Threefoot Building on National Trust’s 2010 11 Most Endangered List

For those who haven’t heard, the National Trust announced its 2010 11 Most Endangered List today, and Meridian’s Threefoot Building made the list. It’s a dubious honor of course, but we can hope that the national attention to one of our state’s original skyscrapers will help move the renovation project back to the city’s list of priorities.

According to the National Trust:

Named for its owners, a successful German-American family in Meridian, the building was admired for its decorative polychrome terra cotta and granite exterior and lavish interior details, including marble flooring and wainscoting, cast-plaster walls and ceilings, and etched bronze elevator doors.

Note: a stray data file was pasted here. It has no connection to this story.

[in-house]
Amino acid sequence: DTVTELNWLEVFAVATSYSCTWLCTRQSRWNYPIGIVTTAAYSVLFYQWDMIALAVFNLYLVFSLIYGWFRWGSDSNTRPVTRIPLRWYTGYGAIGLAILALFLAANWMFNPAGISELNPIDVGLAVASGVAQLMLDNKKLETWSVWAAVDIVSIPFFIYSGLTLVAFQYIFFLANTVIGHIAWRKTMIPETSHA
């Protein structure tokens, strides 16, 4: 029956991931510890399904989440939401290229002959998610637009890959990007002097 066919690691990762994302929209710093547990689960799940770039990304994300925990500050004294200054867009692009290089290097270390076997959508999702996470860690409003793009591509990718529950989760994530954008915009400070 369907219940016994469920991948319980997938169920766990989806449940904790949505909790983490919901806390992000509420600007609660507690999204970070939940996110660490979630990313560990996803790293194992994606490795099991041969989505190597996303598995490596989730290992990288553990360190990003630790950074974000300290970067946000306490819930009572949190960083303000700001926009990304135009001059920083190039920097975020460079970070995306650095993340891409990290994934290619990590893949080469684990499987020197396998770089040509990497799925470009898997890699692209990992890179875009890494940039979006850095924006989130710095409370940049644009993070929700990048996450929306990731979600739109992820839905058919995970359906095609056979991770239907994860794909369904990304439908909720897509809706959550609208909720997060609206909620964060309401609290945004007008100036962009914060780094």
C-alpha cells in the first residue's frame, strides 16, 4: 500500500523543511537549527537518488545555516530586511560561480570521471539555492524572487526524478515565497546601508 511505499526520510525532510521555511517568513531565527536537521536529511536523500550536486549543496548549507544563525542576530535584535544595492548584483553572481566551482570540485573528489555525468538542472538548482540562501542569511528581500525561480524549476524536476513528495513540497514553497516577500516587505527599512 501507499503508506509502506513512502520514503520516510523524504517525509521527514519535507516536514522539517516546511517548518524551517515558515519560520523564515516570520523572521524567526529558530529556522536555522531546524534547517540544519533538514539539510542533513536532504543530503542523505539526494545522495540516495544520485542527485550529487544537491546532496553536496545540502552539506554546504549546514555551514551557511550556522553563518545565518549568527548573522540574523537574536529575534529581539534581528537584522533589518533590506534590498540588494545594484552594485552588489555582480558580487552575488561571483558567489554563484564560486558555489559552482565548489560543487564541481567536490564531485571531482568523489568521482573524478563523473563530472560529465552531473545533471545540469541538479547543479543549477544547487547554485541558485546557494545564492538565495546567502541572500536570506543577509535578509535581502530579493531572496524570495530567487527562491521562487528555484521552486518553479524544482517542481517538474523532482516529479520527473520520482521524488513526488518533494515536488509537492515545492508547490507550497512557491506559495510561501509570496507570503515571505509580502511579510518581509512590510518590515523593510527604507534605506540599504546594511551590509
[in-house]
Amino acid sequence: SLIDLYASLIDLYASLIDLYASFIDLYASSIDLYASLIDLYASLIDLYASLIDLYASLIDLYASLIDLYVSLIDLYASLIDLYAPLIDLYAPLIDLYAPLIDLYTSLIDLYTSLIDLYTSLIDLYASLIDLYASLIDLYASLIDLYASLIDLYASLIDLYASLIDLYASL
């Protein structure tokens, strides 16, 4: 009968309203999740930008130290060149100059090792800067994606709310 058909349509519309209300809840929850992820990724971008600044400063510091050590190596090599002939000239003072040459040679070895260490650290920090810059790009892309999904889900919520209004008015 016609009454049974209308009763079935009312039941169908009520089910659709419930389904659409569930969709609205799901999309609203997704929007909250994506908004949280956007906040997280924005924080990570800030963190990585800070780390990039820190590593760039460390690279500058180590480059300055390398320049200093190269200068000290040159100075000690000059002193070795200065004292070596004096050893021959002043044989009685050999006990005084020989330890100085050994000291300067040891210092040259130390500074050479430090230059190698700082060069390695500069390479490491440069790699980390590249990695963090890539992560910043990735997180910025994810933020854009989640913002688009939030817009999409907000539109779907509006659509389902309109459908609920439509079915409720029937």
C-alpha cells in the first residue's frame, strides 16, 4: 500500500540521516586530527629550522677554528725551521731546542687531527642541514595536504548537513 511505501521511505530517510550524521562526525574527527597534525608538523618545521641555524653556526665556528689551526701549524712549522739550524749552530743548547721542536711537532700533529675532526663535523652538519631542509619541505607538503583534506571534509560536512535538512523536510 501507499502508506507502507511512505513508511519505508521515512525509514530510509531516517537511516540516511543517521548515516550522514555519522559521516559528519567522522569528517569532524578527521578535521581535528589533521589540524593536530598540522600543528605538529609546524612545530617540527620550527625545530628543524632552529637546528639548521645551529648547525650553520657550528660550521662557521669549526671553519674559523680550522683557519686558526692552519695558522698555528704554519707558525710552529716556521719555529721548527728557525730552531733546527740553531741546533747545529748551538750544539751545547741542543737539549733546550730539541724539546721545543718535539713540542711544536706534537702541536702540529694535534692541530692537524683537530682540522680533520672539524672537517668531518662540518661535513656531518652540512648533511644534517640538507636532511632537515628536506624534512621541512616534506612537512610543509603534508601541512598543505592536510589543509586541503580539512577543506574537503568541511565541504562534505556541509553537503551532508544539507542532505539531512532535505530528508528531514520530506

. . . .

In the last several years, the building has experienced significant deterioration. Terra-cotta tiles are falling off the facade, water is infiltrating in several locations and windows are in poor shape. Without immediate action, portions of the masonry are at risk of falling into pedestrian and vehicular traffic. Even though a developer expressed interest in the building, the City of Meridian was unable to provide funds for gap financing or other incentives – and now locals fear that the City Council will attempt to remove the building from the Mississippi Landmark List in order to pave the way for its demolition.

You can read all about it in today’s Clarion-Ledger (interestingly I didn’t see anything on the Meridian Star site) and more at the National Trust site.

Categories: Demolition/Abandonment, Historic Preservation, Meridian, Mississippi Landmarks, National Trust

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